Digital Week - February 5th
Blu-rays of the Week
All the Colors of the Dark (Severin)
In this entertaining giallo (the irrepressibly Italian horror/mystery genre), Edwige Fenech gives another impressively scream-laden performance as an unstable young woman dealing with murder, mayhem and madness in gloom-filled London. Director Sergio Martino (Fenech’s then-husband) shows a boisterous eye for dazzlingly bloody set pieces, with some kinky sex scenes thrown in for good measure. The 1972 film looks supremely good on Blu-ray; extras comprise They’re Coming to Get You, the 88-minute alternate U.S. cut; interviews with Martino, screenwriter Ernesto Gastaldi, actor George Hilton and Italian horror expert Antonio Tentori; audio commentary by Martino expert Kat Ellinger; and a CD of composer Bruno Nicolai’s score.
The Guilty (Lionsgate)
This claustrophobic thriller is set in a police station, where an officer relegated to desk duty for a serious infraction finds himself immersed in a potentially dire situation while answering calls: is a father about to kill his wife after leaving their two young children home alone? Director Gustav Möller skillfully ratchets up the tension throughout, aided by an impressively controlled performance by Jakob Cedergren—literally the only actor we see onscreen for the entire 90 minutes—and by Möller’s own clever script, which periodically drops in new information to upend what we think is going on. There’s a first-rate transfer.
John McEnroe—In the Realm of Perfection (Oscilloscope)
Using footage from the 1984 French Open—in which he lost the final in five long sets to Ivan Lendl—director Julien Faraut has made a bizarrely fascinating if ultimately self-indulgent documentary about tennis legend John McEnroe. With valuable footage from multiple cameras shown repeatedly, sometimes in slo-mo or zoomed-in, as narrator Mathieu Amalric drones on, the film’s attempts to equate tennis and cinema fall flat, and McEnroe’s temper tantrums are shown as comic relief instead of as the embarrassment to the sport they truly are. The film looks terrific in hi-def; extras are a director interview and a 1948 short, Facts about Film.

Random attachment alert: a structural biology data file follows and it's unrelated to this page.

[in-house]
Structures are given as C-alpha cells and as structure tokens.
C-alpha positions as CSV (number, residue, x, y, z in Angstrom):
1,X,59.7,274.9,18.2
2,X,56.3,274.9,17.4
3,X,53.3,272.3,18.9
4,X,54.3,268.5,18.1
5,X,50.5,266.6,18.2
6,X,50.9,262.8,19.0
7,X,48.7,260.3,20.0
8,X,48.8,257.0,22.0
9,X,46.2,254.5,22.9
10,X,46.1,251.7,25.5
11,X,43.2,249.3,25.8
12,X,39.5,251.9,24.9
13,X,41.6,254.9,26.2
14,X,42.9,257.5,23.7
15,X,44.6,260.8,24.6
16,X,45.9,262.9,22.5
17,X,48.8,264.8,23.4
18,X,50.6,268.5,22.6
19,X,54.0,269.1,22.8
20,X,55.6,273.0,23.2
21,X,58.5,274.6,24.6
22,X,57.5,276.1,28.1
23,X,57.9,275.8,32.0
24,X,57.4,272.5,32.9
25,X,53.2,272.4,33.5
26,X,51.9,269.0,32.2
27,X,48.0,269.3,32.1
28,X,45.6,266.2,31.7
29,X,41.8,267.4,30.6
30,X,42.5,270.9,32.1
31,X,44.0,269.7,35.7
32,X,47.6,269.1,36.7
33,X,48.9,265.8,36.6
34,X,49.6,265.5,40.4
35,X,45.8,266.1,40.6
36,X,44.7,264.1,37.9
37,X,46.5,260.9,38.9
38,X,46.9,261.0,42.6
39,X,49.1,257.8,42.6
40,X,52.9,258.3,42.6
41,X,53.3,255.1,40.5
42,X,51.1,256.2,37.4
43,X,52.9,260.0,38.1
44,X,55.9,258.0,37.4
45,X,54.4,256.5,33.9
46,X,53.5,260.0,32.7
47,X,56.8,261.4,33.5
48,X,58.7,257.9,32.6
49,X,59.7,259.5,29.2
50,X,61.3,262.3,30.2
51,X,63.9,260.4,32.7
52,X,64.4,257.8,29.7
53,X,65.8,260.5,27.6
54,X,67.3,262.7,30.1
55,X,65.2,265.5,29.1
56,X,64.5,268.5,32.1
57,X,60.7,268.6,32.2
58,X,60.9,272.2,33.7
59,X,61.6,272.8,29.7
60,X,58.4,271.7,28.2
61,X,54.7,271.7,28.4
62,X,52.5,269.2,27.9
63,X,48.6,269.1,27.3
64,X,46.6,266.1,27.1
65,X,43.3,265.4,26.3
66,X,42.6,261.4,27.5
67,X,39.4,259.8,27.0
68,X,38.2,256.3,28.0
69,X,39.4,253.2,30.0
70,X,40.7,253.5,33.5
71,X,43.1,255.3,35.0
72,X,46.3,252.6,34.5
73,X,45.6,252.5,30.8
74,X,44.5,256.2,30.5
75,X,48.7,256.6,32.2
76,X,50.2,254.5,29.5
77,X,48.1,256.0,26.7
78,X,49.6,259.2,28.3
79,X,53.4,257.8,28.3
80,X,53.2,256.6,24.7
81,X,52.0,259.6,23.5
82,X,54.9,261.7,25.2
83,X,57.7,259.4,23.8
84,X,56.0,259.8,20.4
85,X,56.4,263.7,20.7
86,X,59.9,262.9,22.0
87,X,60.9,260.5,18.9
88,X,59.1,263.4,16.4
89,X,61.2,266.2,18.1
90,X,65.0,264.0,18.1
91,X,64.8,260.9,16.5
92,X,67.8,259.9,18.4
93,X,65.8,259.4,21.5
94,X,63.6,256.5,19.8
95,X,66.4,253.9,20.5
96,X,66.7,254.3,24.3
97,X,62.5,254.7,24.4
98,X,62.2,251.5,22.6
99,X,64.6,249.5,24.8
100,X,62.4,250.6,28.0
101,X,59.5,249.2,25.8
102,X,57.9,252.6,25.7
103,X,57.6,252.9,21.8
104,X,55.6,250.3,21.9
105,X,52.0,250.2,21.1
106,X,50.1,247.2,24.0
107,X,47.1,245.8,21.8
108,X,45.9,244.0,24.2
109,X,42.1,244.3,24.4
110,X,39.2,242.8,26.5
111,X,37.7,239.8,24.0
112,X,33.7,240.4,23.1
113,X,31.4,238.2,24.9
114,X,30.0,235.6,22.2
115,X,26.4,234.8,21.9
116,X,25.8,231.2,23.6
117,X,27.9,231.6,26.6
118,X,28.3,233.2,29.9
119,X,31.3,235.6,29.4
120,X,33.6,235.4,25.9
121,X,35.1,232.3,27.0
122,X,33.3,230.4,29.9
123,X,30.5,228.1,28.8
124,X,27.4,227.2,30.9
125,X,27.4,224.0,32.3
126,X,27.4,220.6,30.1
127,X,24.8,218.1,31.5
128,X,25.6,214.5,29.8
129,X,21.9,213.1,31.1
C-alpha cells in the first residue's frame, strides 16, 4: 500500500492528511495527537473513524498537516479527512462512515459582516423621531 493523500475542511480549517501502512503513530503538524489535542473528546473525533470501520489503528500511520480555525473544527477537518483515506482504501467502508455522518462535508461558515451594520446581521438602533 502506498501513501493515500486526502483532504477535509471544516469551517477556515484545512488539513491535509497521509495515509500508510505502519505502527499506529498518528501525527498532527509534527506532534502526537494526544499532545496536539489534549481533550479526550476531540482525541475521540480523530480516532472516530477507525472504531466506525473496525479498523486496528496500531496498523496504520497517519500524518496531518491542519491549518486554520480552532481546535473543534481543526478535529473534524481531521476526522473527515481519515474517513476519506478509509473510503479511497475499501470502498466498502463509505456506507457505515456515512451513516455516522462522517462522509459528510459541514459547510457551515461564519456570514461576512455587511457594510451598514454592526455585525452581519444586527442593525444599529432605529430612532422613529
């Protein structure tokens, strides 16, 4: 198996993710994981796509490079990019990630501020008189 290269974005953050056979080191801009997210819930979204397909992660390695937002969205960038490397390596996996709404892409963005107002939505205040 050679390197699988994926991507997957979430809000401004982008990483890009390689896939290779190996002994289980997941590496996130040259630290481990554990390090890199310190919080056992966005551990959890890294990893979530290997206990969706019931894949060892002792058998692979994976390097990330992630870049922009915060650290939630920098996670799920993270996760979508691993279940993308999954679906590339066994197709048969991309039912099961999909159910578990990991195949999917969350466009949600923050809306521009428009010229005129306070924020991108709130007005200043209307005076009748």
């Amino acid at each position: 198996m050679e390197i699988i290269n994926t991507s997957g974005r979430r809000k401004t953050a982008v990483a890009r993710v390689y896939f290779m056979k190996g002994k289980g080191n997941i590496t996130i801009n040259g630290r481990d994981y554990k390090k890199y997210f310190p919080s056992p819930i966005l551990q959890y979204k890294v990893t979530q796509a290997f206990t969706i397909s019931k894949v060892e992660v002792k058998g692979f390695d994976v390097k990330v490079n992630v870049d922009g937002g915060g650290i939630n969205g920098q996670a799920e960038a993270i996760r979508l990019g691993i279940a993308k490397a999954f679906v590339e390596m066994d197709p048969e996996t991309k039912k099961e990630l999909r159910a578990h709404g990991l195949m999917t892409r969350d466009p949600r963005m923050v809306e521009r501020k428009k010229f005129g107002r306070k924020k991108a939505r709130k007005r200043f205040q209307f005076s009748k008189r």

Time Regained (Kimstim/Icarus)
Adapting Proust’s colossal masterpiece In Search of Lost Time is a fool’s errand, and Raul Ruiz—the late Chilean filmmaker of time-shifting and surrealistic touches—comes a cropper with his 1999 version of Proust’s classic. There’s much to admire—the performances are stellar, the editing, camera movements and production design visualize some of what Proust’s gargantuan sentences do on the page—but there’s a feeling of incompleteness, of a highlight reel for something that should be much longer, like a Netflix series instead of the two-plus hours this is. It all looks spectacular on Blu; lone extra is an interview with film critic Bernard Genin.
DVD of the Week
12 Days (Icarus)
Raymond Depardon’s documentaries blend incisive reportage and a personalized point of view that gives his subjects a humane immediacy. 12 Days is an eye-opening glimpse at the messy French mental-health care system, a bureaucracy that still—thanks to the herculean efforts of many —tries to treat the individuals caught up in it fairly. Bonuses come in the form of two more Depardon feature docs: 2012’s France (Les Habitants) and 2016’s Journal de France, both of which display the director’s penchant for traveling on the road to discover how ordinary people live.